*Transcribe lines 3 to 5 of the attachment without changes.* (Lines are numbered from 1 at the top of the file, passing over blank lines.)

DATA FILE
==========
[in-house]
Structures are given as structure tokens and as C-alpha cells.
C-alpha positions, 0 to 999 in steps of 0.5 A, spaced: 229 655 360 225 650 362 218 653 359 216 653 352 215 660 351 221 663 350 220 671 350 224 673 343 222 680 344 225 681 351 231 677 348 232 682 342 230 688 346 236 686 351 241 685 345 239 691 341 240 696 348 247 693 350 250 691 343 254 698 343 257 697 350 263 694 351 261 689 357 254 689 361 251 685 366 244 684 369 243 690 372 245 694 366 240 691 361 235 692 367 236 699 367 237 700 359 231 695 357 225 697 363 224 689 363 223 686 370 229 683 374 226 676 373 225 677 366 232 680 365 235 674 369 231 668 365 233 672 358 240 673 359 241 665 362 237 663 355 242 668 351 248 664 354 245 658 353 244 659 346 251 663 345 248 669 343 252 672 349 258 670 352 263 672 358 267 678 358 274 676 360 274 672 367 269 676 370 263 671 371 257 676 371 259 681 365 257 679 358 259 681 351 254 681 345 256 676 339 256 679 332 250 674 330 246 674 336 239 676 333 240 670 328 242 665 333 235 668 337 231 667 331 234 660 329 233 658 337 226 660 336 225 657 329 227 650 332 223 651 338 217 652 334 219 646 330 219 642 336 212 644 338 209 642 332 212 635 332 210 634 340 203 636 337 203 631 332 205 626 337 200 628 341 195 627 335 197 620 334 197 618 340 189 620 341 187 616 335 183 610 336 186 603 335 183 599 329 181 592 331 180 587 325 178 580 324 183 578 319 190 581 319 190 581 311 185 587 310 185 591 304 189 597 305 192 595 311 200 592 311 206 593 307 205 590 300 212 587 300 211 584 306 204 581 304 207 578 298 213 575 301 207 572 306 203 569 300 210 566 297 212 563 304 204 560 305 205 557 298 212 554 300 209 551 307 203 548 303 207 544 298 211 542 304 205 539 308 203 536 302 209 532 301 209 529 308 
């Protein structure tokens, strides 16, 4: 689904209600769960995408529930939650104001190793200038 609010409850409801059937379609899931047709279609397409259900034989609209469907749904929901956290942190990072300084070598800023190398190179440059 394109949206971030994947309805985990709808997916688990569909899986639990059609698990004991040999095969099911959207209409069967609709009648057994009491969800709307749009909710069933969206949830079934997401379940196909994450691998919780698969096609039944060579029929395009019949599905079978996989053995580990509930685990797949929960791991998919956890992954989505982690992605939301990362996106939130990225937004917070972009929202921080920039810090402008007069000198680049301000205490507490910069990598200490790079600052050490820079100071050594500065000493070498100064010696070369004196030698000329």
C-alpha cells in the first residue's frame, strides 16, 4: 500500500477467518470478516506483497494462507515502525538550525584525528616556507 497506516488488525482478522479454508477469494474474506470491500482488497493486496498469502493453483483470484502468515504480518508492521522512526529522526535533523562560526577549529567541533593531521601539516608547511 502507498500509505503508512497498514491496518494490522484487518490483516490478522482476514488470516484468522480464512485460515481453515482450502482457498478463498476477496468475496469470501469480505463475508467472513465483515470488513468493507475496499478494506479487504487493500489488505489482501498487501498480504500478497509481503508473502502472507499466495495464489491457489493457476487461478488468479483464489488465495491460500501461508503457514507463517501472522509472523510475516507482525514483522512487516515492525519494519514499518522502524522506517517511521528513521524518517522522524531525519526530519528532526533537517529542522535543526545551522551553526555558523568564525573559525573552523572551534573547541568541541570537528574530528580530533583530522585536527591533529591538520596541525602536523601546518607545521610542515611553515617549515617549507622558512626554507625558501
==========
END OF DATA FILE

C-alpha positions, 0 to 999 in steps of 0.5 A, spaced: 229 655 360 225 650 362 218 653 359 216 653 352 215 660 351 221 663 350 220 671 350 224 673 343 222 680 344 225 681 351 231 677 348 232 682 342 230 688 346 236 686 351 241 685 345 239 691 341 240 696 348 247 693 350 250 691 343 254 698 343 257 697 350 263 694 351 261 689 357 254 689 361 251 685 366 244 684 369 243 690 372 245 694 366 240 691 361 235 692 367 236 699 367 237 700 359 231 695 357 225 697 363 224 689 363 223 686 370 229 683 374 226 676 373 225 677 366 232 680 365 235 674 369 231 668 365 233 672 358 240 673 359 241 665 362 237 663 355 242 668 351 248 664 354 245 658 353 244 659 346 251 663 345 248 669 343 252 672 349 258 670 352 263 672 358 267 678 358 274 676 360 274 672 367 269 676 370 263 671 371 257 676 371 259 681 365 257 679 358 259 681 351 254 681 345 256 676 339 256 679 332 250 674 330 246 674 336 239 676 333 240 670 328 242 665 333 235 668 337 231 667 331 234 660 329 233 658 337 226 660 336 225 657 329 227 650 332 223 651 338 217 652 334 219 646 330 219 642 336 212 644 338 209 642 332 212 635 332 210 634 340 203 636 337 203 631 332 205 626 337 200 628 341 195 627 335 197 620 334 197 618 340 189 620 341 187 616 335 183 610 336 186 603 335 183 599 329 181 592 331 180 587 325 178 580 324 183 578 319 190 581 319 190 581 311 185 587 310 185 591 304 189 597 305 192 595 311 200 592 311 206 593 307 205 590 300 212 587 300 211 584 306 204 581 304 207 578 298 213 575 301 207 572 306 203 569 300 210 566 297 212 563 304 204 560 305 205 557 298 212 554 300 209 551 307 203 548 303 207 544 298 211 542 304 205 539 308 203 536 302 209 532 301 209 529 308 
């Protein structure tokens, strides 16, 4: 689904209600769960995408529930939650104001190793200038 609010409850409801059937379609899931047709279609397409259900034989609209469907749904929901956290942190990072300084070598800023190398190179440059 394109949206971030994947309805985990709808997916688990569909899986639990059609698990004991040999095969099911959207209409069967609709009648057994009491969800709307749009909710069933969206949830079934997401379940196909994450691998919780698969096609039944060579029929395009019949599905079978996989053995580990509930685990797949929960791991998919956890992954989505982690992605939301990362996106939130990225937004917070972009929202921080920039810090402008007069000198680049301000205490507490910069990598200490790079600052050490820079100071050594500065000493070498100064010696070369004196030698000329």
C-alpha cells in the first residue's frame, strides 16, 4: 500500500477467518470478516506483497494462507515502525538550525584525528616556507 497506516488488525482478522479454508477469494474474506470491500482488497493486496498469502493453483483470484502468515504480518508492521522512526529522526535533523562560526577549529567541533593531521601539516608547511 502507498500509505503508512497498514491496518494490522484487518490483516490478522482476514488470516484468522480464512485460515481453515482450502482457498478463498476477496468475496469470501469480505463475508467472513465483515470488513468493507475496499478494506479487504487493500489488505489482501498487501498480504500478497509481503508473502502472507499466495495464489491457489493457476487461478488468479483464489488465495491460500501461508503457514507463517501472522509472523510475516507482525514483522512487516515492525519494519514499518522502524522506517517511521528513521524518517522522524531525519526530519528532526533537517529542522535543526545551522551553526555558523568564525573559525573552523572551534573547541568541541570537528574530528580530533583530522585536527591533529591538520596541525602536523601546518607545521610542515611553515617549515617549507622558512626554507625558501